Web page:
Non-invasive procedures for medical treatment have come a long way in the past decade. One of the major frontrunners are millirobots.
The possibilities are endless. It can revolutionize the way doctors diagnose a patient. Instead of running a multitude of tests, a simple introduction of millirobots can scan everything from blood pressure to artery blockages and even the amount of trauma, with the data provided in real time. Millirobots can turn even the most difficult of procedures into noninvasive ones.
With the innovations we’re seeing, it’s entirely possible that within this century, the mere act of cutting someone open will be rendered outdated.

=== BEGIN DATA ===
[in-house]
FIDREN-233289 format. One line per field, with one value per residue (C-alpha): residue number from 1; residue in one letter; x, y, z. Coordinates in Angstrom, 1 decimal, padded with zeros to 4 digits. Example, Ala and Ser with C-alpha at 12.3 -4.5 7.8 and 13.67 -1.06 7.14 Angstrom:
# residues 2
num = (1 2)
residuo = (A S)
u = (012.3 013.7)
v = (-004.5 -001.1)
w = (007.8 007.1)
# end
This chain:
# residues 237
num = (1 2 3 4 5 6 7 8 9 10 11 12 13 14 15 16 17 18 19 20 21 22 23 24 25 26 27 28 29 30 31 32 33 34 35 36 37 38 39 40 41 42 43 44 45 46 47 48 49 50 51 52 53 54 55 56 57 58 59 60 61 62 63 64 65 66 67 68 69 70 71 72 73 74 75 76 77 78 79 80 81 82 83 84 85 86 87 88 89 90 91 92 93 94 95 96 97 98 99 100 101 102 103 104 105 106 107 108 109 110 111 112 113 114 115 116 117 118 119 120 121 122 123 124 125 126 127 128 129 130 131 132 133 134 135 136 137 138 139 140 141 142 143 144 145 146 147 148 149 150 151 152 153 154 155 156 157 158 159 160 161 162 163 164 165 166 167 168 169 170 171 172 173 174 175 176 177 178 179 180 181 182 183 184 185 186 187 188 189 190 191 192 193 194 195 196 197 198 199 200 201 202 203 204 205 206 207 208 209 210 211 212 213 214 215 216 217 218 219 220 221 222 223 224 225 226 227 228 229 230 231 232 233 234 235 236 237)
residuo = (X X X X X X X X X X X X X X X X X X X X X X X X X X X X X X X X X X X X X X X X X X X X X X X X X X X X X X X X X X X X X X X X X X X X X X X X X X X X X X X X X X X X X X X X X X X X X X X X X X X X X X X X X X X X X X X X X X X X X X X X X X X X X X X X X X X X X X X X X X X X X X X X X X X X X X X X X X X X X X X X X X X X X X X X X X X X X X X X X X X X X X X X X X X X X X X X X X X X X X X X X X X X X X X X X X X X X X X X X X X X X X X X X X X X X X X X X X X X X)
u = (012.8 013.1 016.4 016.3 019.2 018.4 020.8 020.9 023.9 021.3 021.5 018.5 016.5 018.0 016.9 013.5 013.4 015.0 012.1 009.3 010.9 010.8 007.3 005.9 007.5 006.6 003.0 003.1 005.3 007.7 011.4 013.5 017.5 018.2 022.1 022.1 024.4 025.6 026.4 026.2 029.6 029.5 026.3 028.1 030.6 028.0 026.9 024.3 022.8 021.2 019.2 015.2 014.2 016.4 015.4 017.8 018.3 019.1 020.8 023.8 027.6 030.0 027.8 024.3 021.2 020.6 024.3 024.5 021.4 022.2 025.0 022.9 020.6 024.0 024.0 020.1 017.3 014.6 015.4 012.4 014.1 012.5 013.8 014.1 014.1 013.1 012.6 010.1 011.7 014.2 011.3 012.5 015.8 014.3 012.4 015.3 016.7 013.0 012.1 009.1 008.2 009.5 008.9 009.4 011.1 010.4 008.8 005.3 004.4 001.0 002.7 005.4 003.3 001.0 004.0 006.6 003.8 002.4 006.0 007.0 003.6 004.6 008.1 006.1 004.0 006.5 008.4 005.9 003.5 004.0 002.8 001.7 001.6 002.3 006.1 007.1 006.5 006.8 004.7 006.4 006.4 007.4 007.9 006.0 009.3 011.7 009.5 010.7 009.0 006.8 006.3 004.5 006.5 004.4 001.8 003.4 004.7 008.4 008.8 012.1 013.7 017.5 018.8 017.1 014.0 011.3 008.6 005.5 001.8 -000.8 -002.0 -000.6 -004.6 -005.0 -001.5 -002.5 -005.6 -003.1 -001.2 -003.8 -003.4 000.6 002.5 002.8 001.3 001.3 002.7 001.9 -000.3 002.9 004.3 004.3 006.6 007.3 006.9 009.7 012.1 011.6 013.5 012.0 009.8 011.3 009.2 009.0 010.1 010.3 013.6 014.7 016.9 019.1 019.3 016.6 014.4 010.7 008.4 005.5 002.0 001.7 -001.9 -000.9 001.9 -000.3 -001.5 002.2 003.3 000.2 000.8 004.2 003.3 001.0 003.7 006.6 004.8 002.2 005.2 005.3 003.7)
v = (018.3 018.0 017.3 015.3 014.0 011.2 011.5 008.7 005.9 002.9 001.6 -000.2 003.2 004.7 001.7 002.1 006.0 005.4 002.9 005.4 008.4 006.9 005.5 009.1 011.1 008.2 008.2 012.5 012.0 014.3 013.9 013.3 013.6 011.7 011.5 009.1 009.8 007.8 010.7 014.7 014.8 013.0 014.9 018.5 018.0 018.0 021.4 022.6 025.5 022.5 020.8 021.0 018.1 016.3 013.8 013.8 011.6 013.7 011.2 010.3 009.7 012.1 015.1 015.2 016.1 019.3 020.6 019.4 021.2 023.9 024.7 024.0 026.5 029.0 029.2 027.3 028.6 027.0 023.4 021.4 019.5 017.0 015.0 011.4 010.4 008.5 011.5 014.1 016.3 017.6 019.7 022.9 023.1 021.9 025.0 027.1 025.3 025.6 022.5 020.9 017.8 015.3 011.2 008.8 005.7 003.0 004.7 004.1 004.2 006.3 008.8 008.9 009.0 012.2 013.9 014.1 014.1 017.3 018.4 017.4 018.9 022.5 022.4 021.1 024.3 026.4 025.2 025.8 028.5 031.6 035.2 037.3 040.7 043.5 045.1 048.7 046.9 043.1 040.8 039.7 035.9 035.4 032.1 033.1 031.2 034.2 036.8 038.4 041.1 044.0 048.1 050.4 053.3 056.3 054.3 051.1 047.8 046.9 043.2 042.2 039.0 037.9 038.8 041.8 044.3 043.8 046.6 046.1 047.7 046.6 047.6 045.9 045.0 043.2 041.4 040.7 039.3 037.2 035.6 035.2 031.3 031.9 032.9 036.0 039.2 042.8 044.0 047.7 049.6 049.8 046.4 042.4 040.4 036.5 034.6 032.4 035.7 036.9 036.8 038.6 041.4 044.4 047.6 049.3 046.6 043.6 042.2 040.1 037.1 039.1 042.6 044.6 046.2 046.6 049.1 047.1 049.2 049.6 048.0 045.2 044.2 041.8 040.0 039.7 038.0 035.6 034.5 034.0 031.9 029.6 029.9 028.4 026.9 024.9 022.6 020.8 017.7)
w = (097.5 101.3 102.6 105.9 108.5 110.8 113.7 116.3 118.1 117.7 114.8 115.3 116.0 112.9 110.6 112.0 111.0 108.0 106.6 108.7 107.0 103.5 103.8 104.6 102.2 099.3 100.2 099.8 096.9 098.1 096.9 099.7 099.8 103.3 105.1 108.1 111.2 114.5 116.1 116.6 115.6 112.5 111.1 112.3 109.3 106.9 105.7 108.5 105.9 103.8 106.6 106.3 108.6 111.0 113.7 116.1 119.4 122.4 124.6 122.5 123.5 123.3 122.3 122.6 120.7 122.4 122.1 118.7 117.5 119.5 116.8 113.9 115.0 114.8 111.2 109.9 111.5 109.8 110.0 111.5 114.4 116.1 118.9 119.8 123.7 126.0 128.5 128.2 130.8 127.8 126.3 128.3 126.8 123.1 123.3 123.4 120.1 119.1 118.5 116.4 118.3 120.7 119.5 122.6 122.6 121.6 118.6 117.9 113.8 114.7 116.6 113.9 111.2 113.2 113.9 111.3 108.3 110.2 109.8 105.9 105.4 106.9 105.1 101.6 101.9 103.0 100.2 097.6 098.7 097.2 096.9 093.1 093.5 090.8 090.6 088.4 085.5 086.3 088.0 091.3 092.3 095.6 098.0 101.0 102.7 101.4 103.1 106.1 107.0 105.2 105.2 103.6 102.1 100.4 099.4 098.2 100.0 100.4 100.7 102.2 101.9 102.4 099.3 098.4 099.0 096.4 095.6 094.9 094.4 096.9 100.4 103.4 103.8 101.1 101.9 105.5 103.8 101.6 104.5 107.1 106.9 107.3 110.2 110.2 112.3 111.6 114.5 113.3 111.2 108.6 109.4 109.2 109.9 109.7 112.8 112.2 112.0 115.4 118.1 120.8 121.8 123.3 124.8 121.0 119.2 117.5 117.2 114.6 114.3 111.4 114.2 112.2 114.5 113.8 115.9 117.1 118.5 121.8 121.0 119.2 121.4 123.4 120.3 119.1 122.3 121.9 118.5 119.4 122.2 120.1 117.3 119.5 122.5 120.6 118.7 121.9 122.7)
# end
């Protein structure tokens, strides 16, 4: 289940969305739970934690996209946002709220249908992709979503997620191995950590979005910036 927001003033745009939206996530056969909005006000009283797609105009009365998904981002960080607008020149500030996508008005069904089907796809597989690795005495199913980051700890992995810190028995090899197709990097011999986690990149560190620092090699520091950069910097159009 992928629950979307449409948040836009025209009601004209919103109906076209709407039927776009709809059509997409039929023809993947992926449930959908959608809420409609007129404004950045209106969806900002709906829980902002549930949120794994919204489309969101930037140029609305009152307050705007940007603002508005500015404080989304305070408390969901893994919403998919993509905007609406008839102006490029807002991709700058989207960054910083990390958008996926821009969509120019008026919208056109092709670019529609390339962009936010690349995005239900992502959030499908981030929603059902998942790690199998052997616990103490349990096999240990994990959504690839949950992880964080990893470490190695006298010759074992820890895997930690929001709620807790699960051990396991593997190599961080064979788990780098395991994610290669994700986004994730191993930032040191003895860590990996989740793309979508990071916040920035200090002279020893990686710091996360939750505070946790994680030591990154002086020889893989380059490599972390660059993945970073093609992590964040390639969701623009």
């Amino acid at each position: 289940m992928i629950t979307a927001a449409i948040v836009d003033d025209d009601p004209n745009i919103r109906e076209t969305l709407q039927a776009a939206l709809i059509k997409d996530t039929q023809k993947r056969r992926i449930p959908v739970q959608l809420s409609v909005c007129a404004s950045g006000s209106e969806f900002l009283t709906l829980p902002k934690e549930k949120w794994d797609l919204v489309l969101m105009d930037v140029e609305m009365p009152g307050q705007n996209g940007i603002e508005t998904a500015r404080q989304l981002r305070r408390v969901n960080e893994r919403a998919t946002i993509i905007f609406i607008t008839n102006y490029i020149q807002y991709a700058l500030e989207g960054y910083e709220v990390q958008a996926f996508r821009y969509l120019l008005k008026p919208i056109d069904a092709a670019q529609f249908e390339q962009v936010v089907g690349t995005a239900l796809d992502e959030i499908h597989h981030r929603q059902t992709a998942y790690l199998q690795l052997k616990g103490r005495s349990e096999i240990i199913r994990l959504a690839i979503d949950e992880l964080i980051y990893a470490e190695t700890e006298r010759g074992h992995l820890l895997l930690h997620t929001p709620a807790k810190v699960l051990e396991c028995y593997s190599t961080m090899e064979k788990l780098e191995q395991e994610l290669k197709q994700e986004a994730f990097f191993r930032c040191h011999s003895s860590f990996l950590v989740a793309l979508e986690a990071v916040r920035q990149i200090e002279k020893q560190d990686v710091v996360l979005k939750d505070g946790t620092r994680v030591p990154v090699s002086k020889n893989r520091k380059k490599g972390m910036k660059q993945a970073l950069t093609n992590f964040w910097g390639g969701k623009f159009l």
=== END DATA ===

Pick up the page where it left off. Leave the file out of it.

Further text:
One idea that’s already taken its first, very firm steps is that of Aaron Becker of the University of Houston and collaborators Ouajdi Felfoul and Pierre E. Dupont, both of Harvard Medical School.
They are proposing the use of millirobots that are controlled by an MRI’s magnetic potential energy. Essentially, once introduced into the patient’s body, these robots will assemble into a gauss gun – which is a kind of projectile accelerator – that can then be used to unblock clogged arteries, deliver medicine, and even perform surgery. Using an MRI, doctors can steer the robots into any direction without losing visuals, allowing for a higher degree of control.
Though the study has yet to be optimized – at the moment it is not yet functional in the human bloodstream – it has already proven to work in plastic fluid-filled containers where the researchers were able to navigate prototypes using a standard MRI scanner’s magnetic field. Now the next step is to miniaturize the prototypes and optimize the materials to be used in making the millirobots.